You really couldn’t make up the state of British politics at the moment. The monstrous shambles that is Brexit is bad enough. A governing party riven by toxic split. An opposition that should be 20 points ahead in the polls but is excelling itself only in being more useless than the Government.

In recent days there has been talk of a tv debate between Theresa May and Jeremy Corbyn but even that can’t be sorted out. At the time of writing, Theresa May’s going to be on the BBC while Corbyn is cosying up to ITV, saying he wants it all over for the I’m a Celebrity final. I mean, really, the biggest substantive difference between the two is over which channel hosts the debate.

Certainly, if it ends up on the BBC, the trajectory of the evening will be markedly downward from Doctor Who to Strictly to the My Brexit’s bigger than Your Brexit despairathon.

It looks as though David Attenborough’s Dynasties will be booted to a later date. In a quiet but lovely corner of the internet, the wonderful Richard Flowers imagined the debate with an Attenborough voiceover:

Here… in the bleak midwinter… we see the skeletal remains of a Prime Minister being picked over by the vultures from her own Party, whilest a lst sheep in a loose collection of flappy organic rags bleats incoherant mantras about a Jobs First Bexit… And all about them, the country dies…

Vince, Nicola Sturgeon and the People’s Vote campaign are all rightly narked that they are being left out. I mean, after all, why wouldn’t they want to show an alternative opinion that might bring in more viewers?

This evening, Sal Brinton and Nick Harvey have written to BBC Chairman Lord Hall to suggest that the debate as currently planned might breach Ofcom rules. I’m not sure about that, because there’s no actual election, but the party is seeing legal advice. Here’s the text of their letter. 

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Vince: We stand with women who have experienced physical or sexual violence

Today is the International Day for the Elimination of Violence against Women. From now until Human Rights Day on 10th December. there are 16 days of activism against gender based violence.

UN Women suggests 16 ways we an all help, from telling our stories to raising awareness to helping women affected by violence.

Over the next 16 feel free to share your experience or tell us what you are doing to help stop gender based violence. Send any posts to [email protected] in the usual way.

It was really good to see Vince make a statement in support of this today:

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Top of the Blogs: The Lib Dem Golden Dozen #536

Welcome to the Golden Dozen, and our 536th weekly round-up from the Lib Dem blogosphere … Featuring the five most popular stories beyond Lib Dem Voice according to click-throughs from the Aggregator (18-24 November, 2018), together with a hand-picked seven you might otherwise have missed.

Don’t forget: you can sign up to receive the Golden Dozen direct to your email inbox — just click here — ensuring you never miss out on the best of Lib Dem blogging.

As ever, let’s start with the most popular post, and work our way down:

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Lembit Opik says he could stand for President of Estonia

This week, Lembit Opik has hinted that he could make a return to politics – in Estonia this time. He suggested that he might be interested in standing for President of that country.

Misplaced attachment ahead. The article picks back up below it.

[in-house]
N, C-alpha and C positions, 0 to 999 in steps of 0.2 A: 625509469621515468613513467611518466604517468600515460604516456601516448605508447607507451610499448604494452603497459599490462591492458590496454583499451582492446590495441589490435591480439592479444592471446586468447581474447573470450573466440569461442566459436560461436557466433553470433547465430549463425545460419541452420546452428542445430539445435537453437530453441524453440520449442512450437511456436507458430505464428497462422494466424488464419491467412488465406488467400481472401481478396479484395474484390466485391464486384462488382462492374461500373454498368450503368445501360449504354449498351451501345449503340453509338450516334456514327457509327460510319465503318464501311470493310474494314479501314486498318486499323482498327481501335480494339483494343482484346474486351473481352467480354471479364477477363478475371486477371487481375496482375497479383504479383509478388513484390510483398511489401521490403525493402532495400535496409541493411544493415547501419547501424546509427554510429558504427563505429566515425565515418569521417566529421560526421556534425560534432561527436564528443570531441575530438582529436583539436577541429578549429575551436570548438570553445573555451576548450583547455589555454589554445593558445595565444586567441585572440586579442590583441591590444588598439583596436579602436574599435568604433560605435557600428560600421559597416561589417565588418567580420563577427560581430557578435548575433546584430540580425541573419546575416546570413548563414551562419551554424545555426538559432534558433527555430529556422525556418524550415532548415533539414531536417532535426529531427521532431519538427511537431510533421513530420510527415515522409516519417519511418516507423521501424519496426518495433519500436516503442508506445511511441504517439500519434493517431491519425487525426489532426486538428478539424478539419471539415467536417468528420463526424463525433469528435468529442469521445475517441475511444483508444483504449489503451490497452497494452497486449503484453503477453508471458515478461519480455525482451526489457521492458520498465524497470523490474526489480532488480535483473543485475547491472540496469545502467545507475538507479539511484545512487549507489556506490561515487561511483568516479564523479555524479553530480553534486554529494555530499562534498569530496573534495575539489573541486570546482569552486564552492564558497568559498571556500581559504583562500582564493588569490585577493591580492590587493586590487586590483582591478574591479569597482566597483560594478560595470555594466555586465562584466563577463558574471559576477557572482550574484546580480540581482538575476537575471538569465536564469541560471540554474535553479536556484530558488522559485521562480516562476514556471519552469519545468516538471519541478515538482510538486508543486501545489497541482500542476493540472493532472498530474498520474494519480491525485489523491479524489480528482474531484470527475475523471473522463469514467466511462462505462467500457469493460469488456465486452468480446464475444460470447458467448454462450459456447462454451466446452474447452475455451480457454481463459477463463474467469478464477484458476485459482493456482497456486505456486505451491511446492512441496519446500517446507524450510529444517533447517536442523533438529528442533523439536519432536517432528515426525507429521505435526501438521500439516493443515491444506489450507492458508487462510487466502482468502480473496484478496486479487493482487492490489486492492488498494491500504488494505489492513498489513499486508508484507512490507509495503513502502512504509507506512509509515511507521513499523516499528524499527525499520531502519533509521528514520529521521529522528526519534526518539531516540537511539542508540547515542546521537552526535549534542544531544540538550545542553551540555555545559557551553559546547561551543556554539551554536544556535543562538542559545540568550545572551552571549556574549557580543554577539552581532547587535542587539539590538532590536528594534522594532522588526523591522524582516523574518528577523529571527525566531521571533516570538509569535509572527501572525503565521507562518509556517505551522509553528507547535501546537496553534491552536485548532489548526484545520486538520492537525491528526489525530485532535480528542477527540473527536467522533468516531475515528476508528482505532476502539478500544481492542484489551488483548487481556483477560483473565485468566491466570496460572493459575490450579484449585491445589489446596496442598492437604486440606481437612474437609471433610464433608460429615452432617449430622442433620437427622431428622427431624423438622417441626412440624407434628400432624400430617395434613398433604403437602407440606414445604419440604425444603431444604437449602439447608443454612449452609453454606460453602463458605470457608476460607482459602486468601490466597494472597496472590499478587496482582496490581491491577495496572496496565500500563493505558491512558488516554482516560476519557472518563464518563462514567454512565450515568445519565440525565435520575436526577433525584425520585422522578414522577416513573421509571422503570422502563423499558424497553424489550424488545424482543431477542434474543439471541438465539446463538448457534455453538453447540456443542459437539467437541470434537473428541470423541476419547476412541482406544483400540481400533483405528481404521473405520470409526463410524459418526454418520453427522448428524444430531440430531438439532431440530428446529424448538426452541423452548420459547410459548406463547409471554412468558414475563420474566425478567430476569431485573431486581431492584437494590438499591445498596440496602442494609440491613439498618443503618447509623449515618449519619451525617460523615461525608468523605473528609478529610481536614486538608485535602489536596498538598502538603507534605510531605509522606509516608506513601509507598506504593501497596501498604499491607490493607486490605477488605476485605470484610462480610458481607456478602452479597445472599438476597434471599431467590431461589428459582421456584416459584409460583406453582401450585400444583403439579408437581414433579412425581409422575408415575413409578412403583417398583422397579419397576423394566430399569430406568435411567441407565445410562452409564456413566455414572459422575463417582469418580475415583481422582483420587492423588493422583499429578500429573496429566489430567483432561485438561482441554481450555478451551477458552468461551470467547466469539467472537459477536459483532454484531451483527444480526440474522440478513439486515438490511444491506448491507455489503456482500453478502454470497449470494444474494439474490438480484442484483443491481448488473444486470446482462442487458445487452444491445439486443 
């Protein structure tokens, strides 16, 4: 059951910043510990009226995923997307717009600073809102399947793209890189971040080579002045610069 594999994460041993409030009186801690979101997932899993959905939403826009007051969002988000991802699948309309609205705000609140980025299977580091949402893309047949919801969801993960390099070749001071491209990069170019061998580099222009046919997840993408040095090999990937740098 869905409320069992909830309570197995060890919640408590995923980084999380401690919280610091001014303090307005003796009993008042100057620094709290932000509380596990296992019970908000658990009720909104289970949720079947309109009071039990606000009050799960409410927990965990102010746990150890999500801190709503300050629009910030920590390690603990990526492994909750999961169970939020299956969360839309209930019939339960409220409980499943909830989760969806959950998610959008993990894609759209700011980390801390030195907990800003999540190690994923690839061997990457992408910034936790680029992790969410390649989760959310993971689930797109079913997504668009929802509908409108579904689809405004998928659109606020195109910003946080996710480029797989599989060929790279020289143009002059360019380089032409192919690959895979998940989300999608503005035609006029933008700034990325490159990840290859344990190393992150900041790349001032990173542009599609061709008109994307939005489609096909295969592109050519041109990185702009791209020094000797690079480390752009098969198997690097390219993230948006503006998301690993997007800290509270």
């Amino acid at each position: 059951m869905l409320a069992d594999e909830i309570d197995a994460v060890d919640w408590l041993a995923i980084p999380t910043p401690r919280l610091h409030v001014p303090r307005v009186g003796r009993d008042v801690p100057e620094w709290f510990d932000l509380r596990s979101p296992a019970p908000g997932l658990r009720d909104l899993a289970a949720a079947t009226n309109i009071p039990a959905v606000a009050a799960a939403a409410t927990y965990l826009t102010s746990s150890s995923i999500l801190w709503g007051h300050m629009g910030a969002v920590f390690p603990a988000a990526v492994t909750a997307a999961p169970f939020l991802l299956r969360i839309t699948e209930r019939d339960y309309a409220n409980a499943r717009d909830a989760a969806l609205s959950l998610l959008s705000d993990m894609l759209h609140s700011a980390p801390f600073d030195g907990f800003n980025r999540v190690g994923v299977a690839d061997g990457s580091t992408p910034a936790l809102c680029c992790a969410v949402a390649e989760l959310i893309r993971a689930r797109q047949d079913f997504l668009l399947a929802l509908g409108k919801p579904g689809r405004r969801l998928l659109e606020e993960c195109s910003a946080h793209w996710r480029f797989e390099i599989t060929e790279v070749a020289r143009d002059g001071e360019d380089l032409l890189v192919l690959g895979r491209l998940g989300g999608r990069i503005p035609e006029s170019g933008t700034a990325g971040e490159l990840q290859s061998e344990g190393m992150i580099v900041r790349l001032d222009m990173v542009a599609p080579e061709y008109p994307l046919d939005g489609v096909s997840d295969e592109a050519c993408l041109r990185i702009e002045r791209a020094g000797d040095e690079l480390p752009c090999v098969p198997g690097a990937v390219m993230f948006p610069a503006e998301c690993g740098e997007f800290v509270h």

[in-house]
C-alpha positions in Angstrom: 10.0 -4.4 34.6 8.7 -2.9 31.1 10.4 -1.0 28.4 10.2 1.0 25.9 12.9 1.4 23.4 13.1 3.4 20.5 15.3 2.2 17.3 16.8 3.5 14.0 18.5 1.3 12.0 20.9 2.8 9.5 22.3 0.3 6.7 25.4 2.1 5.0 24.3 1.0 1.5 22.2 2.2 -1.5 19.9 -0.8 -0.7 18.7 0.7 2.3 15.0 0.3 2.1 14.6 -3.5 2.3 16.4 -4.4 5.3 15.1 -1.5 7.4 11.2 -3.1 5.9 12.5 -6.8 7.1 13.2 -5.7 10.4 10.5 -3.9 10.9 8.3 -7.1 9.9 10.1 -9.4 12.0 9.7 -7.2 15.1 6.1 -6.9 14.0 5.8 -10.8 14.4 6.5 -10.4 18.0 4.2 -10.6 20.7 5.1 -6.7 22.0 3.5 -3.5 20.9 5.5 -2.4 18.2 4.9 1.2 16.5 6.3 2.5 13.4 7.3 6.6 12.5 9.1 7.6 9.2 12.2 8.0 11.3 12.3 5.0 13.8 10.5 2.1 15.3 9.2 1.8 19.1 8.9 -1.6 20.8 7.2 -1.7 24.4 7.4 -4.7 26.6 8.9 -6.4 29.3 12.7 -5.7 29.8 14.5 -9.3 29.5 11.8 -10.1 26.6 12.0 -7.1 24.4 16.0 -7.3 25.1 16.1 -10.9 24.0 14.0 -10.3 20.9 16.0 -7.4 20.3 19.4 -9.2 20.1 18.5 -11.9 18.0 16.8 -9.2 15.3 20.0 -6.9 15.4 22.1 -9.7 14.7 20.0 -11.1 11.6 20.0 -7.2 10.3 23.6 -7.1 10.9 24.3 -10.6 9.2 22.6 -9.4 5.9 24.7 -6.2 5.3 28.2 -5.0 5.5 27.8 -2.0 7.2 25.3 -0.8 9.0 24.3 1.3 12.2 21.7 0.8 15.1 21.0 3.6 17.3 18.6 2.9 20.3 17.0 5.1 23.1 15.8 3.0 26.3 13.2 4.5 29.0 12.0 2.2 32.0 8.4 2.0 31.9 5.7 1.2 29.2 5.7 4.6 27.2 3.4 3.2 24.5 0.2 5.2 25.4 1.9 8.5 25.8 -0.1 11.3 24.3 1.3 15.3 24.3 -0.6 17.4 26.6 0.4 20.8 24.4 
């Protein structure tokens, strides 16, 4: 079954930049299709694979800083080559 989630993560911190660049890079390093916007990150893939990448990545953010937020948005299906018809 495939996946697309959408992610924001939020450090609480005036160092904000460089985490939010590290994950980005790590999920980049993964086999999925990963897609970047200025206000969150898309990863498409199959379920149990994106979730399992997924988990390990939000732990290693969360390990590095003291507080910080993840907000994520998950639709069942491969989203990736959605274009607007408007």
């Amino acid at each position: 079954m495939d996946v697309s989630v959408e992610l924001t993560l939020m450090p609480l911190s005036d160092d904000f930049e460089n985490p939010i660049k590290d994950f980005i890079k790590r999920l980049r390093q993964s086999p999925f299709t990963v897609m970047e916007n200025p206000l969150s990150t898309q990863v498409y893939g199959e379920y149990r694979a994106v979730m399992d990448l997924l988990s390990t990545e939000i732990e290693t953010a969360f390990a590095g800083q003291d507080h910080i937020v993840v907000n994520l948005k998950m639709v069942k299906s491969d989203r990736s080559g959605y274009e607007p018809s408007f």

From the BBC:

Mr Opik said he had been asked to consider being either a member of the Estonian parliament, or to consider running as president.

“One position is just to be a member of parliament, which I would not mind doing,” the 53-year-old said.

“There are 101 MPs and they do work in coalition, so it is not very partisan.

“The other position is president of Estonia. It is more than just a non-executive role – I could make quite a big splash.

“I have not got a campaign plan but I have said I would be interested. It’s not an appointed job, I would have to stand for it.”

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Dear Theresa, If your deal is so great, why not let the people vote on it?

As I write, the European Union has just agreed the Brexit Deal. I’m a bit sad that it’s all happening on what would have been Charles Kennedy’s 59th birthday. He’d have had something to say about all of this.

Ahead of the meeting, Theresa May wrote to the nation telling us why we should all back her Brexit deal. Unfortunately, her letter is all spin and no substance. She paints a picture of a happy, reconciled nation moving forward after Brexit. She uses this phrase “works for everyone” a few times. She might as well have promised a unicorn on every street corner. Jeremy Corbyn’s Magic Money Tree was more real than the benefits open to us after Brexit. May’s own foreign secretary, on Andrew Marr this morning, couldn’t say that we’d be better off after Brexit. He only went as far as the deal “mitigates most of the negative impact.” If that is the best we can do, why bother. Why not just forget the whole thing?

The biggest problem with her deal is that we actually have no idea what we will end up with further down the road. Most of the big decisions – on future trade, on Northern Ireland, take place after we have left. Imagine getting married without having some common ground on whether you are going to have children, what sort of life you are going to live, where you are going to live?  That would be a recipe for disaster. So is this deal.

Anyone who remembers the last time that lot left office will remember that public services were on their knees and the gap between rich and poor was enormous. Their cuts to public services, particularly in the last three and a half years that they’ve been on their own, and their cruel slashing of social security give the lie to any desire to make a country that works for everyone. We really can’t trust them with our future. Most egregiously, she spins us a line on the NHS: